So something new for Windows 10 Users is built in game recording and Game DVR recording features that are part of the Windows 10 Xbox application, this is a little guide to cover what I have tested so far and the limitations of the Xbox Game Recording functionality in Windows 10.
First you can just simply use the Game Recording app by hitting Windows+G key while in most games, though you will have issues with some full screen games and it works better with games that supported Windowed mode. But I recommend configuring the options first, as I had some trouble with some keyboards where holding the windows key down didn’t give you time to hit G and still just triggered the Windows bar. So I had to actually reassign it from Windows+G to another shortcut on my Windows 10 machine.
When you open up your Xbox Application go to your Settings and Game DVR features
Here you can re-assign shortcuts which I found were necessary in my case, but you can also turn on or off game recording clip features.
Start/Stop Recording is pretty self explanatory it simply records when you start and stops dropping an MP4 file when you finish. Screenshot is also explanatory, the Record That’ is Microsoft’s version of Nvidia Shadowplay. This is the true DVR like function that is always recording the last X amount of time while you are playing so you can hit a key and trigger a video file that dropped the last 15 seconds, 30 seconds, 1 minute, 3 minutes, 5 minutes or 10 minutes. This is a great way if you just want to showcase incredible feats or accomplishments in short quick video segments right after you achieve what you wanted, without having to capture a lot amount of footage that you have to trim down.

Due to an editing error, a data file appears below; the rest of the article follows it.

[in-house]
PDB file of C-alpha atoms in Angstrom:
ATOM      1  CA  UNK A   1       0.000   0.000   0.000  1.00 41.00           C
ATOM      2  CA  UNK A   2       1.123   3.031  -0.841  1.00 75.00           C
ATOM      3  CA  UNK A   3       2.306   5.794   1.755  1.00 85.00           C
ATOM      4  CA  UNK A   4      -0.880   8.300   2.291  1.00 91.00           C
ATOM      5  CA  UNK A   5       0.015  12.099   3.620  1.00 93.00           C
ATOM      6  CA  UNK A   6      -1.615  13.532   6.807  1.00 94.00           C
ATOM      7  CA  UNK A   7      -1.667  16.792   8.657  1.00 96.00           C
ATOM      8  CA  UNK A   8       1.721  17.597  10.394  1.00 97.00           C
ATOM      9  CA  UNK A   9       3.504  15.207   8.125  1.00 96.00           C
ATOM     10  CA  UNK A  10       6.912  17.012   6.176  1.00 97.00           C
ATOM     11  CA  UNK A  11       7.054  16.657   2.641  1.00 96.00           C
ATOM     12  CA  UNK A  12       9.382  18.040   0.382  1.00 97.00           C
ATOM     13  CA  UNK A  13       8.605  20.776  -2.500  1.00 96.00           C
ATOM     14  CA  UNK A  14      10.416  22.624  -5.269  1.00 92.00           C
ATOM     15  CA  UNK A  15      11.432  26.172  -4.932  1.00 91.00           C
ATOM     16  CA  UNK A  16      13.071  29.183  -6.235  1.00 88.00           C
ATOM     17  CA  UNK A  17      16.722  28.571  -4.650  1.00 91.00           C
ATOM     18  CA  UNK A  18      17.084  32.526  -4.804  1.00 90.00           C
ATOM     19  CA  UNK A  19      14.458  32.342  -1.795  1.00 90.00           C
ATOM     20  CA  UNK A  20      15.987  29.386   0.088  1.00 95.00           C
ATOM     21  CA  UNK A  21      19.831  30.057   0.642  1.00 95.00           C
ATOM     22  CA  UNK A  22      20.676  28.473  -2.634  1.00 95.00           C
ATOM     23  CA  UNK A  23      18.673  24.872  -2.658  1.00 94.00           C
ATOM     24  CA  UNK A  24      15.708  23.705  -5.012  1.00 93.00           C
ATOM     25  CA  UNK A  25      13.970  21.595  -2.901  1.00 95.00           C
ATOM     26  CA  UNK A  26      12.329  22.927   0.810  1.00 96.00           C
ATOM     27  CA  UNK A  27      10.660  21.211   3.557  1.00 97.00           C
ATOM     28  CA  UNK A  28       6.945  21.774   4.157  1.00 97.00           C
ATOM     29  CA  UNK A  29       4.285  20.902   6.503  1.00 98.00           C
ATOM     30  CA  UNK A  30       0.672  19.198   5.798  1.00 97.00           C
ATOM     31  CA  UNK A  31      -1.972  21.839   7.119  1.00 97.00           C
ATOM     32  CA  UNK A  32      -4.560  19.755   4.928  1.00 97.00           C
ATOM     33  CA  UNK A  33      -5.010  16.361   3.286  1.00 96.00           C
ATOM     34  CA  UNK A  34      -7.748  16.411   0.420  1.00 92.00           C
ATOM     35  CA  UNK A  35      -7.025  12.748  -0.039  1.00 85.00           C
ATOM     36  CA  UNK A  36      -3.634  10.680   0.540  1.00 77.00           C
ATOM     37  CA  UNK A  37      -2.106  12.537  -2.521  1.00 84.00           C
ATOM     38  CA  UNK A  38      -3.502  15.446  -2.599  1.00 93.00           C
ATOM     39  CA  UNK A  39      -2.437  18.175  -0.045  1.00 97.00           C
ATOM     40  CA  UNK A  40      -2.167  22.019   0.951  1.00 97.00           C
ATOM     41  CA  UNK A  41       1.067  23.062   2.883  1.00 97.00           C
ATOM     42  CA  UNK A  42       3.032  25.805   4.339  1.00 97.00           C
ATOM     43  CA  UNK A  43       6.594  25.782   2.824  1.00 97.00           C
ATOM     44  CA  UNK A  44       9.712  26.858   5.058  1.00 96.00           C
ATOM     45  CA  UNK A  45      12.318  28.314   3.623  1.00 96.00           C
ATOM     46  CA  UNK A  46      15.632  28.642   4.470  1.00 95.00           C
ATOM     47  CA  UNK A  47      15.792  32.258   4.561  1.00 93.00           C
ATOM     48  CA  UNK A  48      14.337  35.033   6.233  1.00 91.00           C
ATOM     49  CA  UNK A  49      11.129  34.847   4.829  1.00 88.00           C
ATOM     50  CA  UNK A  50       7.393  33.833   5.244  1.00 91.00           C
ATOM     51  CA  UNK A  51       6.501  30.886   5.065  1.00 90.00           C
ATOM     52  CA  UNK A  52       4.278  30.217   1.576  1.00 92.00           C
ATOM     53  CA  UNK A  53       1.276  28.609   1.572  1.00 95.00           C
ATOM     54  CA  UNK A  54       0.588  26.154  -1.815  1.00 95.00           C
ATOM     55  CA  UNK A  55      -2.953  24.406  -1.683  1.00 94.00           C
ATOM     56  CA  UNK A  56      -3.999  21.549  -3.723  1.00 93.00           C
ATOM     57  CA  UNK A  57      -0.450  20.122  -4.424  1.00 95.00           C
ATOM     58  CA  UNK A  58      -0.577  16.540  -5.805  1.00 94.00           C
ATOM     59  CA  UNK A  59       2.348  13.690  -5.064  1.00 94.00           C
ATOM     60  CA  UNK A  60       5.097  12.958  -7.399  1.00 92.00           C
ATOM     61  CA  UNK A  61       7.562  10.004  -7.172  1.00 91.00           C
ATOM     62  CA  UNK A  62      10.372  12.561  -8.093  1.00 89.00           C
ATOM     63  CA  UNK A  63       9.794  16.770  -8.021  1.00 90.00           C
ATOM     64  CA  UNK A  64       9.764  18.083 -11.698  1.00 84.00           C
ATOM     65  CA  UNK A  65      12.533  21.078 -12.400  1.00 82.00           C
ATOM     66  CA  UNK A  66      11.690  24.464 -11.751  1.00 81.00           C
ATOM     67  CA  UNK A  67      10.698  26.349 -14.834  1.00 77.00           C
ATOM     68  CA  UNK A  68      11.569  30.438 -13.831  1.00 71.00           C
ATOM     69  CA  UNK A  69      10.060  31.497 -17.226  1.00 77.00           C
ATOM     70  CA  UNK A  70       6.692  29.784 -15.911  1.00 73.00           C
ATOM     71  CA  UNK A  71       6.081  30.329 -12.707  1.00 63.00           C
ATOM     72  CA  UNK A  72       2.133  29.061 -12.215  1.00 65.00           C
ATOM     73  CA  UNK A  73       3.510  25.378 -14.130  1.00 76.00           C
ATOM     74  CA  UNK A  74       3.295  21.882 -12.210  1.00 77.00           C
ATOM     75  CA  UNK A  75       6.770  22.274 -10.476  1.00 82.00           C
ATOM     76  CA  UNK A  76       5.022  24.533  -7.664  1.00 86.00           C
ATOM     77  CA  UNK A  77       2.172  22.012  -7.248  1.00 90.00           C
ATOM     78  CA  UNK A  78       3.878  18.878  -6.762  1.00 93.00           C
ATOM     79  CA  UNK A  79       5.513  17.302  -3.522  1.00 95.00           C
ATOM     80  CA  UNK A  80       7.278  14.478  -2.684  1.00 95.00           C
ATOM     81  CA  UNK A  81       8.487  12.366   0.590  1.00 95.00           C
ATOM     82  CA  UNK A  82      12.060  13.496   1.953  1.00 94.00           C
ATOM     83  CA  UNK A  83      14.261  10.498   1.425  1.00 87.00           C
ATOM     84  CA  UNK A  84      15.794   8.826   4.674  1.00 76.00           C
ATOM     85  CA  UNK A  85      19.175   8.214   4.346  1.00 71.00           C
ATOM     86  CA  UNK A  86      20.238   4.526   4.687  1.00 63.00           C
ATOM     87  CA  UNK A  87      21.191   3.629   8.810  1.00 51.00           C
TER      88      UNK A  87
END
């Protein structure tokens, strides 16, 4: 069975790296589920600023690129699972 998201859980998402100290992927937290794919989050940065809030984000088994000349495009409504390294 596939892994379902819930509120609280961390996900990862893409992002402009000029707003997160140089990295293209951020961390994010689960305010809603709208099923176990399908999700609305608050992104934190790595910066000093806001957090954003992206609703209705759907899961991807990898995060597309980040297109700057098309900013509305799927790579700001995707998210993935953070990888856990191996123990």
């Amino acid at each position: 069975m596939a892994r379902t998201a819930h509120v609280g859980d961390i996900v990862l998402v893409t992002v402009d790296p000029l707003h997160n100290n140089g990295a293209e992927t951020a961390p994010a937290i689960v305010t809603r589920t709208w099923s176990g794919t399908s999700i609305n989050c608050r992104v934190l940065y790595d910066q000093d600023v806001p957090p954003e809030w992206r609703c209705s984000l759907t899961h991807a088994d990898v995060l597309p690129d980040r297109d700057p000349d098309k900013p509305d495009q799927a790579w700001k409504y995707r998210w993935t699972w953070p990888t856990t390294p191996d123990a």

You do however have to manually remember to trigger the Record that so it saves off that video clip, and by default Record that is off, so you will need to enable it if you always want it on and shadow recording while you are gaming.
The Xbox Game DVR app does not display frame rate, and maxes out at 30fps when recording it would seem. The other thing is video quality is medium by default, and you have to manually set it to high if you want higher quality video output.
While you can record video game audio, you cannot record voice or add webcam overlay, so this makes the Xbox Recording app not as useful for gamecasters who want to record their own narrative of face in their video at the same time, but this is a great start and helps those just use built in software to start recording and posting their favorite moments and clips. One thing to also note is that the Xbox Recording app has a configurable Max time but it is only 30 minutes, 1 hour or 2 hours and then it automatically stops recording and drops a file when that time is reached.
Now, each game has to be configured so when you trigger the Xbox GameDVR you will get a prompt if this is a game and Xbox Game Bar should be opened. The thing is you can actually trigger this with any application not just games, so you can actually use the Xbox Game Recorder to record virtually any application including Chrome, Paint.NET or other applications making it screencast software, though without recording voice you would have to add audio overlay later on.
You don’t need to be online to use the Game Recording feature either, and by default it drops them into your videos captures folder
Happy game recording!
PS, my favorite game recording software is Bandicam and I highly recommend if you want to record games where you get to automatically add watermarks, record webcam + voice + game sounds, then Bandicam is by far the best. OBS (Open Broadcast Software) is also a decent free alternative, but I prefer Bandicam now to FRAPS because Fraps can’t add webcam to your recording like Bandicam and Fraps doesn’t do automatic watermarking, plus the video files in Bandicam are smaller than the raw AVI files of Fraps.